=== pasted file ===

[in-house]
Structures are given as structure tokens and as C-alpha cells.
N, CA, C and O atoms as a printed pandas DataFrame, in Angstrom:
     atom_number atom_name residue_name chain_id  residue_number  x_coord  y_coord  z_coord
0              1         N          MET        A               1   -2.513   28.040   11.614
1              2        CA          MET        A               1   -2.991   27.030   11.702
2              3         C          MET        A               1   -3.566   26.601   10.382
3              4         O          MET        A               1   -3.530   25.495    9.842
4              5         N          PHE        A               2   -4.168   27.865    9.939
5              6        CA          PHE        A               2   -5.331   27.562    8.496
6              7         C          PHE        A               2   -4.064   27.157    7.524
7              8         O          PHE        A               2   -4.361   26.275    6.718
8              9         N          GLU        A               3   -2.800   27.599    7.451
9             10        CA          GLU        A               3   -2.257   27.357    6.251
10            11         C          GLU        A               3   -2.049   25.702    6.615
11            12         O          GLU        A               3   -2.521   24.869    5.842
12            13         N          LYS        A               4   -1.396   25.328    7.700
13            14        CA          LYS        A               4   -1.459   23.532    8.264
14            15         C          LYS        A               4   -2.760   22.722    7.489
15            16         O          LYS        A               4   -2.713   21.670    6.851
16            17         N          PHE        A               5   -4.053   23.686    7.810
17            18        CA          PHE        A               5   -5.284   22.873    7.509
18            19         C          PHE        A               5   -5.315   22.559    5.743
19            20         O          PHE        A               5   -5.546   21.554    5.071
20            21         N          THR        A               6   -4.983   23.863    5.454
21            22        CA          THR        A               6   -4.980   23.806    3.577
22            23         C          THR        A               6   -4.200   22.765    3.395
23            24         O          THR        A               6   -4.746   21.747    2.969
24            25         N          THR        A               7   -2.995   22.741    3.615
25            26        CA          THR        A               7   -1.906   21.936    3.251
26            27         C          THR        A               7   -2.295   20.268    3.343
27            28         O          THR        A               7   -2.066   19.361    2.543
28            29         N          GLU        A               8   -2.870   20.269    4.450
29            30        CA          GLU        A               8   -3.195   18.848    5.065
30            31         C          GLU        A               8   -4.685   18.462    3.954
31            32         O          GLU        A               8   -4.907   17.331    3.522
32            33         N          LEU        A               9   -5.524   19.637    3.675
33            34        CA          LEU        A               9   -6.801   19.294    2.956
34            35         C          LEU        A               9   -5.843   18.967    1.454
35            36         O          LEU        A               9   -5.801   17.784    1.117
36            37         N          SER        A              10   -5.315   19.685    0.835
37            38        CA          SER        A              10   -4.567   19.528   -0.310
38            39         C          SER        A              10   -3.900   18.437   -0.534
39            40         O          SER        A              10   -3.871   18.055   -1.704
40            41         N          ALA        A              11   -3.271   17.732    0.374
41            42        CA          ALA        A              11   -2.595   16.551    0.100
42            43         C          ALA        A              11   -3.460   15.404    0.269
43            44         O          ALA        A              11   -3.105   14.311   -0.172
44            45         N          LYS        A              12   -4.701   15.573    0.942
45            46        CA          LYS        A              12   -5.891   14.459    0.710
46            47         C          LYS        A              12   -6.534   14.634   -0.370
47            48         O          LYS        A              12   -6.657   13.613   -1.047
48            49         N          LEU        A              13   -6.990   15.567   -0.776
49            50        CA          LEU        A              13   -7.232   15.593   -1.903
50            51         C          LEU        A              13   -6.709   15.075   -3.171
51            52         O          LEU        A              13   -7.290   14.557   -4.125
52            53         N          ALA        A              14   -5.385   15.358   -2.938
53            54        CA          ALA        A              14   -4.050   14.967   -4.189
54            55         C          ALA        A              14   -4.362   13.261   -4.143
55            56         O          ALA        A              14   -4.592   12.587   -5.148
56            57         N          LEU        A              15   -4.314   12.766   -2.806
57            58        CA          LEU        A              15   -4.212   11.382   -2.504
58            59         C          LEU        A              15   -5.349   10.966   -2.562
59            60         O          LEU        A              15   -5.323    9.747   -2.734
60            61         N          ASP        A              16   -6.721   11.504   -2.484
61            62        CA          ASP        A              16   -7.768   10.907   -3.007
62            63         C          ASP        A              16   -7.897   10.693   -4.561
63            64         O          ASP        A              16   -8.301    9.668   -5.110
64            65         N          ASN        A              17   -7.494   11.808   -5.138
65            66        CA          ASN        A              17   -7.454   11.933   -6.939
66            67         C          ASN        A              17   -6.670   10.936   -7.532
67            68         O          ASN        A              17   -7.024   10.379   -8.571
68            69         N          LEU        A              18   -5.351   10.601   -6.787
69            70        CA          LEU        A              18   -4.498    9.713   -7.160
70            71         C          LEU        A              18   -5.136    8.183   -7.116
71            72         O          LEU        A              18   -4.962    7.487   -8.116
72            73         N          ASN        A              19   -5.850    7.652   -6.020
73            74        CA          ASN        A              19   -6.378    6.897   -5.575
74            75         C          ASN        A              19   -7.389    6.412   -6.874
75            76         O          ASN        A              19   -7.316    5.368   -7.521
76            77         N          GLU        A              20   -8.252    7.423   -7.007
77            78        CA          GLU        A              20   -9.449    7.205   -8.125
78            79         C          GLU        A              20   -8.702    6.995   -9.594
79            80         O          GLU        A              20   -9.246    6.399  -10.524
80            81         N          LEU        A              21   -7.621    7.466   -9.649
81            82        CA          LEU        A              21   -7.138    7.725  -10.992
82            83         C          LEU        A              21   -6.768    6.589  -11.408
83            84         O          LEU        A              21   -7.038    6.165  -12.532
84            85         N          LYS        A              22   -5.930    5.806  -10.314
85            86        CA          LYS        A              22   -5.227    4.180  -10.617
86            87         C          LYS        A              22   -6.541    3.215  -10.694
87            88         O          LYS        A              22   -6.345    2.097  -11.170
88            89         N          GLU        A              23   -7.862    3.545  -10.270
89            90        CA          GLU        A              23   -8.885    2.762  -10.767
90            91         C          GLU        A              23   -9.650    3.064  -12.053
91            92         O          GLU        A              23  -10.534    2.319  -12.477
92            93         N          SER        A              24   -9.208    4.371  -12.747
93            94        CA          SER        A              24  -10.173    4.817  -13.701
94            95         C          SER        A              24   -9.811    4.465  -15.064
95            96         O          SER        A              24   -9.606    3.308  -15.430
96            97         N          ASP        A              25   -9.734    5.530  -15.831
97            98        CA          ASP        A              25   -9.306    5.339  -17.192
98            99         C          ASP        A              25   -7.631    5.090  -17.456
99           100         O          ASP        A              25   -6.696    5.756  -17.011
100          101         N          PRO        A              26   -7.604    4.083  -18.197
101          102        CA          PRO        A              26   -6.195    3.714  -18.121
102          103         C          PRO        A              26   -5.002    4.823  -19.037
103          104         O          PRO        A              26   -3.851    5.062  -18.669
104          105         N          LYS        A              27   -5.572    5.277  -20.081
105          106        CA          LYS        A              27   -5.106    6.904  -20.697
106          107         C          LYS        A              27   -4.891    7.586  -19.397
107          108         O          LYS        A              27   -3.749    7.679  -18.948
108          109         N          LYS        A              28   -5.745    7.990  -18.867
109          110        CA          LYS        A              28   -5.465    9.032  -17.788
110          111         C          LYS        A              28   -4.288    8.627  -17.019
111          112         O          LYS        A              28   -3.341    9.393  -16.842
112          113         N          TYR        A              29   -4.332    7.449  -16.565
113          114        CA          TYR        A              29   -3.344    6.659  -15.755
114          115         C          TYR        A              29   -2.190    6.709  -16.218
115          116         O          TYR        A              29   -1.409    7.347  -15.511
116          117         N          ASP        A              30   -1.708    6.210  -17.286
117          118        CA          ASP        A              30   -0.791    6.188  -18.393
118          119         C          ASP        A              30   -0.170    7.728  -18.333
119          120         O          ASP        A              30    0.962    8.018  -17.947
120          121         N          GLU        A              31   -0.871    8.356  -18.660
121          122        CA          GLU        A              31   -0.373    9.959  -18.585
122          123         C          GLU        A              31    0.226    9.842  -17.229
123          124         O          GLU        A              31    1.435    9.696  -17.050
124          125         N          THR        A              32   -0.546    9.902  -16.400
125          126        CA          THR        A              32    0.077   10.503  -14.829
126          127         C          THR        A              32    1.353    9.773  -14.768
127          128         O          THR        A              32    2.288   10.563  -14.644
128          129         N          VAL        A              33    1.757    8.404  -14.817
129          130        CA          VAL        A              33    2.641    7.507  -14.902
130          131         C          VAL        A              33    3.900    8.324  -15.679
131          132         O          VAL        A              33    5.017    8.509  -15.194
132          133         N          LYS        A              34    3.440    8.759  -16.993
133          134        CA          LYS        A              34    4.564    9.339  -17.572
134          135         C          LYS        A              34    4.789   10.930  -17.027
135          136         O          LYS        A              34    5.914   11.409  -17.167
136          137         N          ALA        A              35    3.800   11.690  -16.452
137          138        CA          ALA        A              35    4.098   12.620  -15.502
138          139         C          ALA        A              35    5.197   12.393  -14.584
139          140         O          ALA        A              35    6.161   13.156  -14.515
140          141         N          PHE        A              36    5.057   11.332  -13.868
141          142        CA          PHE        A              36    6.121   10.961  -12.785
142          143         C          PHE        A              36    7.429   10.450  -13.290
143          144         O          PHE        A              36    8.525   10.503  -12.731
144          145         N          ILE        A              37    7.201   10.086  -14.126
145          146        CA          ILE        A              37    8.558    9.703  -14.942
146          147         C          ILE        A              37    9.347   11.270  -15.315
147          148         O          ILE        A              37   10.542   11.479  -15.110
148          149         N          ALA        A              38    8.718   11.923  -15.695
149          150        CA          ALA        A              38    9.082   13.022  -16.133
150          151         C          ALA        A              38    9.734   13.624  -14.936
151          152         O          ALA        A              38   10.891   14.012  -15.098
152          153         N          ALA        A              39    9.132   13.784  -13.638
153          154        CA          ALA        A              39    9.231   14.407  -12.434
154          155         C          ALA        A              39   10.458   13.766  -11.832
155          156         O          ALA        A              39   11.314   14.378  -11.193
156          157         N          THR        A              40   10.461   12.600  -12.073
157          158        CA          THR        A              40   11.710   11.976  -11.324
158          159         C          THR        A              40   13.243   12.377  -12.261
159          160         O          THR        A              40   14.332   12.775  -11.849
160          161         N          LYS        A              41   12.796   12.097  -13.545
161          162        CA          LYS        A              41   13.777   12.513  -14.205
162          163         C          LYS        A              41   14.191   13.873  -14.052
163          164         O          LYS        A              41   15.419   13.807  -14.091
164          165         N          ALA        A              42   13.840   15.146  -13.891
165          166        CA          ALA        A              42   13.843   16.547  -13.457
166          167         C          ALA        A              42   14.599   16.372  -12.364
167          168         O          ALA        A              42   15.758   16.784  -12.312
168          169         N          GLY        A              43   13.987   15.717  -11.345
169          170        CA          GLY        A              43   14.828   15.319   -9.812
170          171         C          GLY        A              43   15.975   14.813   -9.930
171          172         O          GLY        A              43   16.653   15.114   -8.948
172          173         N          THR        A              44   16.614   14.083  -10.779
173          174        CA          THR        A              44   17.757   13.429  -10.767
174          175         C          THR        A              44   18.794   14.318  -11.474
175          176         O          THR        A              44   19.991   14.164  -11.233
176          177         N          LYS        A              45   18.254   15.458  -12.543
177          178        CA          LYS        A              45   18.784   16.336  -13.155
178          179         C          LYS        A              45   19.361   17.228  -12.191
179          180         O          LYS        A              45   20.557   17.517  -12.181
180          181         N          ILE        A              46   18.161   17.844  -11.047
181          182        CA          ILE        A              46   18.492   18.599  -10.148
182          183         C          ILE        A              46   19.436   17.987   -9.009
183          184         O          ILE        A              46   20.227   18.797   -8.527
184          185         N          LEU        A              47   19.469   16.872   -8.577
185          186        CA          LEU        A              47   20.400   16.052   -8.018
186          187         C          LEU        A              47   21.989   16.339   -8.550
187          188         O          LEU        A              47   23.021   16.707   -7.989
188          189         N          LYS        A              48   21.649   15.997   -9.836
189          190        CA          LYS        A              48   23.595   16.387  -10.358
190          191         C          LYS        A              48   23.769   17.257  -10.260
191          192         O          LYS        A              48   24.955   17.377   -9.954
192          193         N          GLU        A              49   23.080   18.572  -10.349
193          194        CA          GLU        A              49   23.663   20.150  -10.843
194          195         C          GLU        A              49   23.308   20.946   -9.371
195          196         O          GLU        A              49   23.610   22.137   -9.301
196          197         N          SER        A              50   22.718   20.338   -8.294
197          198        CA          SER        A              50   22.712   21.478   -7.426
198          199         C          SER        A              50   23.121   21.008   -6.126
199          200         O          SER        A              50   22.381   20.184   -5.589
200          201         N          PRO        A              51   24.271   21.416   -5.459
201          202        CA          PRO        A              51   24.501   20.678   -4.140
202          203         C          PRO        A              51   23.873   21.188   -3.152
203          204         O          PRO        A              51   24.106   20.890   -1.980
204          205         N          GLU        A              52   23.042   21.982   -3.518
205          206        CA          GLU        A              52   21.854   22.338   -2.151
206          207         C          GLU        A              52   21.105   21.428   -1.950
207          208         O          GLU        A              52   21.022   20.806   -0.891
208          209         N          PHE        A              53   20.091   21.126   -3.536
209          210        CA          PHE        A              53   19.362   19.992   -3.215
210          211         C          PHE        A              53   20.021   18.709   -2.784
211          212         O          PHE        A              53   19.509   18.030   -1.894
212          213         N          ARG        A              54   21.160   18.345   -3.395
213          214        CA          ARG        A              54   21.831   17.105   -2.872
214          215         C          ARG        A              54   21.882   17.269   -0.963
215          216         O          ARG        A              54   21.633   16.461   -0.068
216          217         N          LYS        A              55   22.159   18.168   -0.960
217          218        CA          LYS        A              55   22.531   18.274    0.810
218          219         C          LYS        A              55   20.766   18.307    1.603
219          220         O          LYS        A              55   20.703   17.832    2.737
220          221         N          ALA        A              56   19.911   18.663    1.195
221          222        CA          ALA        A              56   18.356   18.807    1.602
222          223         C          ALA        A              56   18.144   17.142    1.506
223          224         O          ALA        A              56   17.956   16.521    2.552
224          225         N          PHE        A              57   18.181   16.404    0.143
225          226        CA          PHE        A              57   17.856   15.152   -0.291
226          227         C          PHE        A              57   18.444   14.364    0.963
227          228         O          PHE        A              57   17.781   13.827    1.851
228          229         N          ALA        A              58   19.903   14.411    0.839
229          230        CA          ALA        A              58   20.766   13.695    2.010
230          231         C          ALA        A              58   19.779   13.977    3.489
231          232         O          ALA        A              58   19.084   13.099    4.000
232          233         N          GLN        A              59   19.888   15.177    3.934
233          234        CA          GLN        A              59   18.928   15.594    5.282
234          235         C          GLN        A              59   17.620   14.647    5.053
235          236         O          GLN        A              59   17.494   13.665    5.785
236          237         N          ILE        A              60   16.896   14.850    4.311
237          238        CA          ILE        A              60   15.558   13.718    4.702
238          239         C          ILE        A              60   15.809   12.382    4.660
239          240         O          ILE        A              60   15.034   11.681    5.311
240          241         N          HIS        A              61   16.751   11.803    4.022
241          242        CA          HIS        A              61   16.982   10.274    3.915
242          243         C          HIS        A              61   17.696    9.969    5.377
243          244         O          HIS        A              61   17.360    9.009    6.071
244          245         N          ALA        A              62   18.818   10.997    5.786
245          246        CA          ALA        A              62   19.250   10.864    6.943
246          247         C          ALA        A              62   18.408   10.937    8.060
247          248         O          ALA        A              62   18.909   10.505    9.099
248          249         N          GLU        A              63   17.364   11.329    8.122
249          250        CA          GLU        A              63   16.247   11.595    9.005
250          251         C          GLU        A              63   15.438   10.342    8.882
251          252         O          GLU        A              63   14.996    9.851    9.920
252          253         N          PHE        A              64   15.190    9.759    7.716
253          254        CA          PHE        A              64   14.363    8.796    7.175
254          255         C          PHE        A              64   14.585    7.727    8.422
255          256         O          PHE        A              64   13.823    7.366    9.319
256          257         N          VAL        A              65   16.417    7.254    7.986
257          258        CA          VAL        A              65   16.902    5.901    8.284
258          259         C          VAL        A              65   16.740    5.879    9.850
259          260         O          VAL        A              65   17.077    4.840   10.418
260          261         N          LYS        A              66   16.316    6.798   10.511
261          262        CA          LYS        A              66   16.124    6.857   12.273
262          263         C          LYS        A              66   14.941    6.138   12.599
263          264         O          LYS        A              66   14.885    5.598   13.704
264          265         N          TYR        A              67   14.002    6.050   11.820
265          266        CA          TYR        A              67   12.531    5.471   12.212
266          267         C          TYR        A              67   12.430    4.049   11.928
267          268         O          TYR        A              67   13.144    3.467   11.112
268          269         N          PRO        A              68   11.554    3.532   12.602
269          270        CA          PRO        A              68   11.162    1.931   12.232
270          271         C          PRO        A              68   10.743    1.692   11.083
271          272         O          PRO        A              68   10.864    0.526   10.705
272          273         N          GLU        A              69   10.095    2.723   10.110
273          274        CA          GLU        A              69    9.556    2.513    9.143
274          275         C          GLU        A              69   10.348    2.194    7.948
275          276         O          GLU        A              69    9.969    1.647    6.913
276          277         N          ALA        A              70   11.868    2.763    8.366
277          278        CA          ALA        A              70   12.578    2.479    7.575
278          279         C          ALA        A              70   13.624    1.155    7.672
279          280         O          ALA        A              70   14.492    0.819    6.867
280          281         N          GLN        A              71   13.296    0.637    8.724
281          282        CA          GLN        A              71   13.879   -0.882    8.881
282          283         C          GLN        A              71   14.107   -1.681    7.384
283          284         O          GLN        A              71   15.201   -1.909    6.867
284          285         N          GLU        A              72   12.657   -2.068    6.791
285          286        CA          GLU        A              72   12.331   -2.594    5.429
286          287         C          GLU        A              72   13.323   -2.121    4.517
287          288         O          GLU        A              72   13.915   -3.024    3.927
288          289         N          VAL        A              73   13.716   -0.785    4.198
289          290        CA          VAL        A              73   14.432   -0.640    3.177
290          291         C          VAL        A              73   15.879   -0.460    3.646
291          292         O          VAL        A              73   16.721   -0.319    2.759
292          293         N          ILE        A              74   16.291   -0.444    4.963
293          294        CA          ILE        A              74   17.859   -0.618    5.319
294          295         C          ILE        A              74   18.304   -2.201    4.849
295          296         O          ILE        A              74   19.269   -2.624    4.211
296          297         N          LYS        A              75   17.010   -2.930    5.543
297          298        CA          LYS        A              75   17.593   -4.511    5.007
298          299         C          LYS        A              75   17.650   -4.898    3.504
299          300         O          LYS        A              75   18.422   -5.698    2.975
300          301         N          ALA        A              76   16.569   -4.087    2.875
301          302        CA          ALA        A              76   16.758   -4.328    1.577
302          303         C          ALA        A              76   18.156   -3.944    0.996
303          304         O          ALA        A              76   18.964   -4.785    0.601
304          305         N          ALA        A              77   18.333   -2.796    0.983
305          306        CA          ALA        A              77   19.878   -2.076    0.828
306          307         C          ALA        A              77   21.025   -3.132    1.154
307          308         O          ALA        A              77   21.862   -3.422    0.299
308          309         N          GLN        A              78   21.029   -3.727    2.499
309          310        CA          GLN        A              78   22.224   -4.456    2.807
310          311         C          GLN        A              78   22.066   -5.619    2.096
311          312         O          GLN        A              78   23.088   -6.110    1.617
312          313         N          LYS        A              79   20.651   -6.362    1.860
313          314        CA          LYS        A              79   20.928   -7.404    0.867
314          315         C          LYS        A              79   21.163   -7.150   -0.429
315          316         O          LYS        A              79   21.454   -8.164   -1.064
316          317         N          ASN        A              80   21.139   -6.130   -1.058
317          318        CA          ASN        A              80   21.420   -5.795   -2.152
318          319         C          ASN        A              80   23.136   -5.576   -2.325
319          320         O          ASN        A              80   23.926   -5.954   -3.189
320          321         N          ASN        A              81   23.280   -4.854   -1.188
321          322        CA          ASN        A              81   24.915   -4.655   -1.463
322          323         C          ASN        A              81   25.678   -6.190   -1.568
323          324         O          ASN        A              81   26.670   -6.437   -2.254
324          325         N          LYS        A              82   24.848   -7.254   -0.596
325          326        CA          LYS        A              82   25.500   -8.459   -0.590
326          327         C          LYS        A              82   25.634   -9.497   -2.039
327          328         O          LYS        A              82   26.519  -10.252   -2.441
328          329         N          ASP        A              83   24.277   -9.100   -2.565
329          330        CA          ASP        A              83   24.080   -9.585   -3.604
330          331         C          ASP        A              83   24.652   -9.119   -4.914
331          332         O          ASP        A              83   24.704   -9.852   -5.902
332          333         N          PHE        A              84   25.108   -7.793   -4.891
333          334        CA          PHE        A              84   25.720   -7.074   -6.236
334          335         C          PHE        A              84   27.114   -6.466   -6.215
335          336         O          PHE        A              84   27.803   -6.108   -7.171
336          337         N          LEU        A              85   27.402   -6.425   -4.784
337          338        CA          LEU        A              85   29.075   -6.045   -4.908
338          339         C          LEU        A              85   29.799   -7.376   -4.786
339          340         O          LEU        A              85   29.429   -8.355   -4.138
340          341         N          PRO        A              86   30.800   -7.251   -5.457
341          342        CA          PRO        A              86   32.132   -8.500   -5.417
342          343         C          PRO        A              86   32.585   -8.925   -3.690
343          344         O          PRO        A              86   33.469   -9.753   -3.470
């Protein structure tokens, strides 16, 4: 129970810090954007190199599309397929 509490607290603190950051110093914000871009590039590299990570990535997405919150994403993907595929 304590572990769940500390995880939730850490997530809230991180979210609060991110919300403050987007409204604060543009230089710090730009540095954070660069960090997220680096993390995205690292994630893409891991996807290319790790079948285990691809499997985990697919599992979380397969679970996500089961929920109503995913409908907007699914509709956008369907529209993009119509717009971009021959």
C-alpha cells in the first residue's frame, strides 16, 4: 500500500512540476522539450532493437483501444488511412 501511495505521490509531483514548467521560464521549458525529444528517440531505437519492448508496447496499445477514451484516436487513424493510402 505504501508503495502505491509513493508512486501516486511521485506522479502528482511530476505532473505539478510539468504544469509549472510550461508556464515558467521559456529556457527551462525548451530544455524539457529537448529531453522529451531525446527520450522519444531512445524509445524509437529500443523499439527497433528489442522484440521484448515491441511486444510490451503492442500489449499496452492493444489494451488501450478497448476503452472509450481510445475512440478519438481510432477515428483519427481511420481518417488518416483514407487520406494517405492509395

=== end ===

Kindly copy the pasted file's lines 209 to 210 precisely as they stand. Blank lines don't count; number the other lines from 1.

204          205         N          GLU        A              52   23.042   21.982   -3.518
205          206        CA          GLU        A              52   21.854   22.338   -2.151